Tuesday, 12 November 2019

Ceisteanna (55)

Seán Crowe

Ceist:

55. Deputy Seán Crowe asked the Tánaiste and Minister for Foreign Affairs and Trade if his attention has been drawn to increased attacks on indigenous communities in Colombia, particularly in the province of Cauca; if his attention has been further drawn to the fact that on 29 October 2019 five members of the Nasa Tacueyó indigenous community were killed, including a person (details supplied); if his attention has been further drawn to the fact that before the massacre the United Nations reported that 52 indigenous community members had been murdered in north Cauca to date in 2019; and if he has raised the issue with his Colombian counterpart. [46428/19]

Amharc ar fhreagra

Freagraí scríofa (Ceist ar Foreign)

Ireland is a committed supporter of human rights defenders, open civil society space and the protection and promotion of fundamental rights and freedoms. I am aware of the recent events in Cauca province, which unfortunately act as a reminder of the challenges that Colombia is facing as it implements the peace agreement.

The absence of the State in former conflict areas following the demobilisation of the FARC, including in the Cauca province, has resulted in other armed groups gaining control of these areas, primarily to control the illegal economy. This has implications for the security of the local communities, particularly for human rights defenders and community leaders, as witnessed in Cauca.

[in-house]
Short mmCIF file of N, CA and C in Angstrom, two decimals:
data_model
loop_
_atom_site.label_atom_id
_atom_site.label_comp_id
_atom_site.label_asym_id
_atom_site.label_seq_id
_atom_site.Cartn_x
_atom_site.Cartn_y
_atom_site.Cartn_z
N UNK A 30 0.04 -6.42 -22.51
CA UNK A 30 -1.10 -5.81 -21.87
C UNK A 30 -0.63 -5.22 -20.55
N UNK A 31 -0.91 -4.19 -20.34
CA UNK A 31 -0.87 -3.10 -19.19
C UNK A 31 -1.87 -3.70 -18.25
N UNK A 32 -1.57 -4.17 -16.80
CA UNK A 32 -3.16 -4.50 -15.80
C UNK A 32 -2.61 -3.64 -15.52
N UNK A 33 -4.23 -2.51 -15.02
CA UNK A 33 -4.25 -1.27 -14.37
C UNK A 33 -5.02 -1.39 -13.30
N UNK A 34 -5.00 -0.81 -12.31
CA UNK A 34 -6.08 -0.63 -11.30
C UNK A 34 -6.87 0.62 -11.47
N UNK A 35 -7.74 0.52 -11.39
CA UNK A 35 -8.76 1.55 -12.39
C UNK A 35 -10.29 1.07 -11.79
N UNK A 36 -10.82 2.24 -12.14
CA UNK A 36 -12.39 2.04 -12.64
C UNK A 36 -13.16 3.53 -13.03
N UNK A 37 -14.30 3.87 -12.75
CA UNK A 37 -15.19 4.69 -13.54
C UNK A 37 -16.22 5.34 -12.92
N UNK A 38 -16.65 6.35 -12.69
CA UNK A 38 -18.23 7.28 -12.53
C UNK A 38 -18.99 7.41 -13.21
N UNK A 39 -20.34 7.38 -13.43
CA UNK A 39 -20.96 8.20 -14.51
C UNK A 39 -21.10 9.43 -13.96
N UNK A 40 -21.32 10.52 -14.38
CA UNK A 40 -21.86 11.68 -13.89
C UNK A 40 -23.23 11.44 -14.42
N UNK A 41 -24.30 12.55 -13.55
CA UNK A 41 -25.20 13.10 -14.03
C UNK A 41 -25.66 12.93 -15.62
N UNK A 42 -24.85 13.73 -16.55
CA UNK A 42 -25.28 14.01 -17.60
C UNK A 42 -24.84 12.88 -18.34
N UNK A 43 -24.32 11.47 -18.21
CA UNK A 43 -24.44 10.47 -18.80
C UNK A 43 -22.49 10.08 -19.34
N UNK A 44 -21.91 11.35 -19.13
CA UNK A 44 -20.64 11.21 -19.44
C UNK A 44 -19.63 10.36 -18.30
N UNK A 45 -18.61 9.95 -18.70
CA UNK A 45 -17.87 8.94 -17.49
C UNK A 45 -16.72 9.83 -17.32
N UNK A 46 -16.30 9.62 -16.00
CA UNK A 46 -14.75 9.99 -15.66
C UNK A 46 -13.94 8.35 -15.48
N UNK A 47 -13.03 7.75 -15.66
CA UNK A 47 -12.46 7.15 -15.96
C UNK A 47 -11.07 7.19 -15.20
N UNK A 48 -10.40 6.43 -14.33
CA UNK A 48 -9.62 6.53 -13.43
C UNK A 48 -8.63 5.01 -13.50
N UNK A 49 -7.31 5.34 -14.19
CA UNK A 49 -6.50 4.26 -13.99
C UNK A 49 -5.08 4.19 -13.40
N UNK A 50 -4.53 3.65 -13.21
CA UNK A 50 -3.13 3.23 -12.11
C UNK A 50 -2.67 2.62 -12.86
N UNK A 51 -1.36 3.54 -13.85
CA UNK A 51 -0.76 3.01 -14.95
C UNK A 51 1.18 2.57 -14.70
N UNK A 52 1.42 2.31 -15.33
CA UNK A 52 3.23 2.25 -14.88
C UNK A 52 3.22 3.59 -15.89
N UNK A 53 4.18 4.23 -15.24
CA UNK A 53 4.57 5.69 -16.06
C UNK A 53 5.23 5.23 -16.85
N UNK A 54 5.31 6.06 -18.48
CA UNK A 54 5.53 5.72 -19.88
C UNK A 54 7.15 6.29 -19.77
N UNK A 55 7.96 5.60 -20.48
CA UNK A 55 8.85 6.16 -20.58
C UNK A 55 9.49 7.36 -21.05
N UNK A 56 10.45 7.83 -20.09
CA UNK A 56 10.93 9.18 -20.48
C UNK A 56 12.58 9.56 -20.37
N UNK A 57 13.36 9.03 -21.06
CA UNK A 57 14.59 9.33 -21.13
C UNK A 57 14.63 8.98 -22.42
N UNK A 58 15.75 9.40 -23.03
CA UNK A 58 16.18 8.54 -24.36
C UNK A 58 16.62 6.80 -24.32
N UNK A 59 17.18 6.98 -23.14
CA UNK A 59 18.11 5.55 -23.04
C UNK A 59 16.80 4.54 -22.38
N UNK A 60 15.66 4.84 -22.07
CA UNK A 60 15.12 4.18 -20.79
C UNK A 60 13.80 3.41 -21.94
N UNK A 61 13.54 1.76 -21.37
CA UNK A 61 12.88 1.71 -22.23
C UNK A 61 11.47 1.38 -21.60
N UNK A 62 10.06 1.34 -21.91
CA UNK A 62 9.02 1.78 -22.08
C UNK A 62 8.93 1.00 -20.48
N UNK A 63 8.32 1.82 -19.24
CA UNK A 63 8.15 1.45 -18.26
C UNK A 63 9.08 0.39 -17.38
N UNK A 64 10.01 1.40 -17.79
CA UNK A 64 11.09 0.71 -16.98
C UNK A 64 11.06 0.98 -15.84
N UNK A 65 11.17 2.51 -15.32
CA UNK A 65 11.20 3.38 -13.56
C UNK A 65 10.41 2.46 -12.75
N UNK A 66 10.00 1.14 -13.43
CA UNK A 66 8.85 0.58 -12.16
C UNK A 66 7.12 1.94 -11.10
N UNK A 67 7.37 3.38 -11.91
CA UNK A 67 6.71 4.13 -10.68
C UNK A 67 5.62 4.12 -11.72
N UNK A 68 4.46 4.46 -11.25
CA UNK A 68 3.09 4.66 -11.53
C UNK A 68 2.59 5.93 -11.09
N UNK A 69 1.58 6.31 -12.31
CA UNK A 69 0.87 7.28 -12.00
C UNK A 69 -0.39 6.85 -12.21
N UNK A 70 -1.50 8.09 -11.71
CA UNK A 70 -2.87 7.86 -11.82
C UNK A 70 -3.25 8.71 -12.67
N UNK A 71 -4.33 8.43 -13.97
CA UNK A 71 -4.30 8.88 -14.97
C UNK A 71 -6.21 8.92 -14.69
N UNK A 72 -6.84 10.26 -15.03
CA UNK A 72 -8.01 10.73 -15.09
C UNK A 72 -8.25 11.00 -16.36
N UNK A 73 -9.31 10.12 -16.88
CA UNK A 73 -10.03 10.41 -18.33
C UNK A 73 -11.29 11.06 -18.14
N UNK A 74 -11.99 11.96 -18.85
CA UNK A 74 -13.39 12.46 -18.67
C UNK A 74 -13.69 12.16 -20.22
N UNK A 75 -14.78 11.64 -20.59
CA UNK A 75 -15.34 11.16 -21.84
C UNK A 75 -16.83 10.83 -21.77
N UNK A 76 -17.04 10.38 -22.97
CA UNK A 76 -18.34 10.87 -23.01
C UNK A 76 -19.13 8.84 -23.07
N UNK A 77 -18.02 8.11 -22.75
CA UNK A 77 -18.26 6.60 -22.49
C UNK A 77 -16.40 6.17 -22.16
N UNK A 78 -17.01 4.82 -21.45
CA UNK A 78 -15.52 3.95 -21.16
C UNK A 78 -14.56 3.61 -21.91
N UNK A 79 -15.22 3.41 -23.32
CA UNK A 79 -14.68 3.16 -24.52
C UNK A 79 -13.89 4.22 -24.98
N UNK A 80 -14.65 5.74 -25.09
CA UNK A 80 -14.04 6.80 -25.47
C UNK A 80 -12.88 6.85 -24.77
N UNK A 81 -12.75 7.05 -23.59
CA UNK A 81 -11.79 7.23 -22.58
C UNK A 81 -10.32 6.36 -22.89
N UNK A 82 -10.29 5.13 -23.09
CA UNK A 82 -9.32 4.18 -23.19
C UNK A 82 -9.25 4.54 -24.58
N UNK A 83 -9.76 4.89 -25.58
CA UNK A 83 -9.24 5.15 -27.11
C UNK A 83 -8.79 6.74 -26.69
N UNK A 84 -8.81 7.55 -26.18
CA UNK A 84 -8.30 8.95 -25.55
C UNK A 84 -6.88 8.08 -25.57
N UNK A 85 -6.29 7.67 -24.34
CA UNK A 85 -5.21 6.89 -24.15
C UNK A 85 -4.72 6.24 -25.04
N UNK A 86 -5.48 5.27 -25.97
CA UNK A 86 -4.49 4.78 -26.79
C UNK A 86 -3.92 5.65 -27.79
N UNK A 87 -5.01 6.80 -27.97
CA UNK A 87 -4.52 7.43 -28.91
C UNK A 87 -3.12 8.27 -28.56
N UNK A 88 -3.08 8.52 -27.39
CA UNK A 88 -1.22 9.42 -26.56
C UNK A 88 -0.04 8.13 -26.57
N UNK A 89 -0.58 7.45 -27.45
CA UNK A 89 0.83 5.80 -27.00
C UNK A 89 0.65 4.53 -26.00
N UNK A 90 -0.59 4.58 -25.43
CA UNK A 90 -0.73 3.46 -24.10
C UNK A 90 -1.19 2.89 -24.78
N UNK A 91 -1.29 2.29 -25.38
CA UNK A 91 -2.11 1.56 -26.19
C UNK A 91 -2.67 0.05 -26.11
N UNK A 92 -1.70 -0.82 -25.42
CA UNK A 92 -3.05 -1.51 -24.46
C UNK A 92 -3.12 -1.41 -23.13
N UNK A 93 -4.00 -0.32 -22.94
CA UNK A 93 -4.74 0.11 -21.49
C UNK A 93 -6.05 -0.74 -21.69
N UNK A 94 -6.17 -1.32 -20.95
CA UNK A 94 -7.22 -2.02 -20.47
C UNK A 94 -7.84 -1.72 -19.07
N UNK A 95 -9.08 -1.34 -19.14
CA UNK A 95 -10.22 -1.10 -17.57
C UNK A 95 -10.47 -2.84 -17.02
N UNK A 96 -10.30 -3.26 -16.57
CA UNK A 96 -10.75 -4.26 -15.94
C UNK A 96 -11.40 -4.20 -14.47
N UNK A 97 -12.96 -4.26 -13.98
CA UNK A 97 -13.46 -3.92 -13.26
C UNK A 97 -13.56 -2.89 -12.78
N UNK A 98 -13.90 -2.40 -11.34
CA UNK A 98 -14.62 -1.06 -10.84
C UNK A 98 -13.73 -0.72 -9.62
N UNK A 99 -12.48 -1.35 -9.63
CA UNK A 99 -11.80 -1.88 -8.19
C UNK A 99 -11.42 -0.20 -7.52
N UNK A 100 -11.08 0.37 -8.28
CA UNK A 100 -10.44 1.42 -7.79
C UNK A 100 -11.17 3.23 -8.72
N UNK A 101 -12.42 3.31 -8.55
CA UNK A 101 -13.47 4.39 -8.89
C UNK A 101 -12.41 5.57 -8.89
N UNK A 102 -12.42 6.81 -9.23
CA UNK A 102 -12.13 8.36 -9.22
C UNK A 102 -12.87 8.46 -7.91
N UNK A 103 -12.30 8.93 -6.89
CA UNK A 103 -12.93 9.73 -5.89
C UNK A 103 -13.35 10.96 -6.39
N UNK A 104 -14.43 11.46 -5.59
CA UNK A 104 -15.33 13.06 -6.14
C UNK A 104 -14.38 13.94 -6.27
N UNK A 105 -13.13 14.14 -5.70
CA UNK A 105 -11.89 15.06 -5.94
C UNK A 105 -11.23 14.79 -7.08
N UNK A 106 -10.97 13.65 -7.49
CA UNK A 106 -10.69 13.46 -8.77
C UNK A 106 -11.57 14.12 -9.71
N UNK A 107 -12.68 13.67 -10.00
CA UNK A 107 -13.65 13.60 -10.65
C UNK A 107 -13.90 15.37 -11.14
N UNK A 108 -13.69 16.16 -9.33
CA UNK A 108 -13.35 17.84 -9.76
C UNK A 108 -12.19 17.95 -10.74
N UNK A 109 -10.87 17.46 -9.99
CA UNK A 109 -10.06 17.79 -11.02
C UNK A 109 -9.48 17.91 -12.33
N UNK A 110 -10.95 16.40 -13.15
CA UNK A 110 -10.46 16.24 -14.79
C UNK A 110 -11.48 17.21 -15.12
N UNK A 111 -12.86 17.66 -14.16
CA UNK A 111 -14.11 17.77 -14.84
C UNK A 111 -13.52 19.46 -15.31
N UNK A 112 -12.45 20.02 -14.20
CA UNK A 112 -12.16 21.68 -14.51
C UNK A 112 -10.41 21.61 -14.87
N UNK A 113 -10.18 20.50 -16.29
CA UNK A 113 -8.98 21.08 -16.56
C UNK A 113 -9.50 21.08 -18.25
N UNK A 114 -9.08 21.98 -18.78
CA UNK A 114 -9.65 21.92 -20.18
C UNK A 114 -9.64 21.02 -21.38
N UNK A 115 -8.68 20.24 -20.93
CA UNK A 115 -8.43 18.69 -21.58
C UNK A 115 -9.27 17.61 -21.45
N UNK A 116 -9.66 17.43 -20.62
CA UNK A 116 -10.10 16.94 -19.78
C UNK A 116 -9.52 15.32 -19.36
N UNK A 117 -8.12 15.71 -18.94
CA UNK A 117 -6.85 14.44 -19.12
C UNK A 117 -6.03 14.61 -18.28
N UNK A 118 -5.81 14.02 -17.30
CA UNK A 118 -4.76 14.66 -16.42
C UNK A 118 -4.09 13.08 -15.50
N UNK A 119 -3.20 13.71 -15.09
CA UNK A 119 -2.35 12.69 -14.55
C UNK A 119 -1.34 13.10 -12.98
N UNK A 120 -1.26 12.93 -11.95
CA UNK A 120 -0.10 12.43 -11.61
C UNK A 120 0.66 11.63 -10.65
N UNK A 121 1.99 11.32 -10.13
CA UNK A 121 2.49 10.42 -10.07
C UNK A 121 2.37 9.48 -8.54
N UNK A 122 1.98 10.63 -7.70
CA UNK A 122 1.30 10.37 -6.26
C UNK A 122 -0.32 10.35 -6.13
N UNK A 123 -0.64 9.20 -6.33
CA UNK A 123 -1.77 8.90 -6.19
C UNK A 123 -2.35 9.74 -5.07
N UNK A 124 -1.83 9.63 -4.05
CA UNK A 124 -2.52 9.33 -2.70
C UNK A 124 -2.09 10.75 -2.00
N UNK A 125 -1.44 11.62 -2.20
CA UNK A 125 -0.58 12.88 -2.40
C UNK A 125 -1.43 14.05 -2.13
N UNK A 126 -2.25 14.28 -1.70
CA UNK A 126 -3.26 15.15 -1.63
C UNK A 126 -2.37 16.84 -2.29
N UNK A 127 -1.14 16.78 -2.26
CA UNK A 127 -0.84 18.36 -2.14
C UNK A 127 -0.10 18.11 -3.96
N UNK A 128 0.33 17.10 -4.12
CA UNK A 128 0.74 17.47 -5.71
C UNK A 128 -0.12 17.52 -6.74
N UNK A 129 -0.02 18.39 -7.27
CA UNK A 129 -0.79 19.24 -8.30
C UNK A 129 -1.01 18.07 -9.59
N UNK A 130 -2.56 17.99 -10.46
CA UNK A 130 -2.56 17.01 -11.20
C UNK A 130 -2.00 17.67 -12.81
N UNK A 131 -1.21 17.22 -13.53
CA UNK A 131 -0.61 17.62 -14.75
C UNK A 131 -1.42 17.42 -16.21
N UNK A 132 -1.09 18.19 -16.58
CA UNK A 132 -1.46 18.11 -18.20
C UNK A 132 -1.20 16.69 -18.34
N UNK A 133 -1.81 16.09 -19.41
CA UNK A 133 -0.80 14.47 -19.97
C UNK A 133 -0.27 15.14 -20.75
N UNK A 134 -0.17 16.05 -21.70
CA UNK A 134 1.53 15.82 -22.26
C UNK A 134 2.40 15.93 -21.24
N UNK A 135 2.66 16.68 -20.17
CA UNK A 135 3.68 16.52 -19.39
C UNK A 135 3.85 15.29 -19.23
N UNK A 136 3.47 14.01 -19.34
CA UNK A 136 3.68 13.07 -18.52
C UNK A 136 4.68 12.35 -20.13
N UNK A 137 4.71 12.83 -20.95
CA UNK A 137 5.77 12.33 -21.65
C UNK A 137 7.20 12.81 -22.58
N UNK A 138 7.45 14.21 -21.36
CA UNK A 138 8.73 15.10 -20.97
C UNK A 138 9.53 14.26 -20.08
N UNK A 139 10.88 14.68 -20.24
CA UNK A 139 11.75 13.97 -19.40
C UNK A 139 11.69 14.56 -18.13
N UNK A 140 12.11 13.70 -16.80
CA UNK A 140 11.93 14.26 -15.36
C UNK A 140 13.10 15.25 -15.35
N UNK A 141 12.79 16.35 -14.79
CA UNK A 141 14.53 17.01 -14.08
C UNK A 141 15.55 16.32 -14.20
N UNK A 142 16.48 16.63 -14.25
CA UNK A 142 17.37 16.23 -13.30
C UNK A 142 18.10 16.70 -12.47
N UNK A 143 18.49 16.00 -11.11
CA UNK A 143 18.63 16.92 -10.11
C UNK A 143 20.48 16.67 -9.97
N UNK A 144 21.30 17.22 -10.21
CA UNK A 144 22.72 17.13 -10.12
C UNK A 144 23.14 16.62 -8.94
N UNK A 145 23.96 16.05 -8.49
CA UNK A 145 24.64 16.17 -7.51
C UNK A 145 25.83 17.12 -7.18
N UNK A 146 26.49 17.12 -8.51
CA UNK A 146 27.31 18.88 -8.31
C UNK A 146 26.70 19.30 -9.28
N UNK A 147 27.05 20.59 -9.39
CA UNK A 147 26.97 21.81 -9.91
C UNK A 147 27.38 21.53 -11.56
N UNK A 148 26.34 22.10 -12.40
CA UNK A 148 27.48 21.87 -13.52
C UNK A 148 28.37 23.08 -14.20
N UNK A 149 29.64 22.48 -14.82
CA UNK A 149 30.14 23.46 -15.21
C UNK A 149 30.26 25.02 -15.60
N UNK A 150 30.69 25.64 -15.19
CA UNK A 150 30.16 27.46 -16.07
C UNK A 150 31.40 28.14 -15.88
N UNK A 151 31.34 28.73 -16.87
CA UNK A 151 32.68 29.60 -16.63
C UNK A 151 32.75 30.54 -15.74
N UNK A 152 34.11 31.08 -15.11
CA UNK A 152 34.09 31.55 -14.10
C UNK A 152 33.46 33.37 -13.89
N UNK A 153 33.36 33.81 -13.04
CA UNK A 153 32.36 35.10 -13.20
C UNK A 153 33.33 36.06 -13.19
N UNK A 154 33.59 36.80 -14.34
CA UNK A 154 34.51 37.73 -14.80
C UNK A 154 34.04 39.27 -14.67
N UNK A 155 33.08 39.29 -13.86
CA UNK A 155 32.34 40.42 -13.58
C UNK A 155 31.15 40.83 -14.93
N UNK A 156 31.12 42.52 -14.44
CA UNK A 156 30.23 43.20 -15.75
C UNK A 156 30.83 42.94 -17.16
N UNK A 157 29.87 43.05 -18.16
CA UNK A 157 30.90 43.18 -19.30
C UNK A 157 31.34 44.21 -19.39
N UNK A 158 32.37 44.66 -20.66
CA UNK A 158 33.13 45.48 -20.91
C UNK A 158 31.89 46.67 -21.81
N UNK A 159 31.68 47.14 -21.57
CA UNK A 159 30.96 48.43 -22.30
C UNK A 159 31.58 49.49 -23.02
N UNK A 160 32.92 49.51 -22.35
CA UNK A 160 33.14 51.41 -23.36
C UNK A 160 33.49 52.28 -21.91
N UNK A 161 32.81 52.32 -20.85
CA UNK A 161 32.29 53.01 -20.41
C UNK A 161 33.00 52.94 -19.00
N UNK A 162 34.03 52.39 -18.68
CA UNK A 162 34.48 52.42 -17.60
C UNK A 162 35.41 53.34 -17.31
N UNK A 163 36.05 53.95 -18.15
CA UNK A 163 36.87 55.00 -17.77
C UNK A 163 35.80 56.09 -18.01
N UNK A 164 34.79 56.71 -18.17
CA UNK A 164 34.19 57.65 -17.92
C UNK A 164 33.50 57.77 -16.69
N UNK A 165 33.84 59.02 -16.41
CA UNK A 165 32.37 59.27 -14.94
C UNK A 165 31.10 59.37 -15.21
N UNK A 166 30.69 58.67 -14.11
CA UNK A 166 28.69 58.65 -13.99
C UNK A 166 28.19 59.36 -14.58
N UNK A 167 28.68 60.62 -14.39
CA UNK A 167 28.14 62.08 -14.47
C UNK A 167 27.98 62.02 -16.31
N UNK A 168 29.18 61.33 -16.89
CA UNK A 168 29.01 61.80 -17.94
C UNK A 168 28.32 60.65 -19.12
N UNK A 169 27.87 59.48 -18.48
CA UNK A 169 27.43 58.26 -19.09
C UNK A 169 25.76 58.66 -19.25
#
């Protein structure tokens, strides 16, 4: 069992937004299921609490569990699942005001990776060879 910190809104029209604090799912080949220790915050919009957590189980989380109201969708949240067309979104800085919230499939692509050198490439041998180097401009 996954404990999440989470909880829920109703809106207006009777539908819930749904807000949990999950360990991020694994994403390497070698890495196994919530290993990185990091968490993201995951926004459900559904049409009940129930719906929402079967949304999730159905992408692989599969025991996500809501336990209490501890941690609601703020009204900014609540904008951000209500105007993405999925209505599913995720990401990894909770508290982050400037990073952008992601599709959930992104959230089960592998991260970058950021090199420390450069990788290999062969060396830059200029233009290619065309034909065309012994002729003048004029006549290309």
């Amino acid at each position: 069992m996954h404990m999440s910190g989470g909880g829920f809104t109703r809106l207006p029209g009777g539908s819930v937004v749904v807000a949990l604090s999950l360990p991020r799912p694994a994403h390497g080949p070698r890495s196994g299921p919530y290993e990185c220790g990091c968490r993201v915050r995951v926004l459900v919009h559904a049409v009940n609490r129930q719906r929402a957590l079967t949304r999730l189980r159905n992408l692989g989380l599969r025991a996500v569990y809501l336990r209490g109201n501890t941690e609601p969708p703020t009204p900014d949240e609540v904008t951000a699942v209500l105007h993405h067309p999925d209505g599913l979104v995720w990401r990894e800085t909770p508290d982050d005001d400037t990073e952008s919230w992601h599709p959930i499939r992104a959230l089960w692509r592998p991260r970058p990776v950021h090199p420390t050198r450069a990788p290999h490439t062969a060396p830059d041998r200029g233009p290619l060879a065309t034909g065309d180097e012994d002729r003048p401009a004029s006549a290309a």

Our new resident Embassy in Bogotá has been engaging with civil society, EU and multilateral partners on the human rights situation in the country, since it opened at the beginning of the year. We also regularly raise this issue in our exchanges with the Colombian Government.

Earlier this year, former Tánaiste Eamon Gilmore, in his position as EU Special Envoy to the Colombian peace process, a role in which he is supported by my Department, led the 11th session of the EU-Colombia Human Rights Dialogue. Particular reference was made to the disproportionately high level of violence against indigenous leaders, and the need for collective protection measures.

Ireland supports the Colombian Government’s full implementation of the peace agreement. The peace process is fundamental to improving the human rights situation in the country and Ireland has contributed over €14 million in support of this since 2007, mainly channelled through the United Nations, and Colombian and international NGOs focusing on human rights, conflict prevention, peace-building and supporting livelihoods for rural populations.

As well as financial support, Ireland has also provided ongoing support in the form of lesson-sharing based on our own experience of peacebuilding and reconciliation on the island of Ireland. We also participate in the EU’s ongoing campaign to recognise and champion the work of human rights defenders in the country.

Officials in my Department in Dublin and at our Embassy in Bogotá will continue to monitor the human rights situation in Cauca and across Colombia, as Ireland continues to support Colombia in its transition to a stable, peaceful, post-conflict society.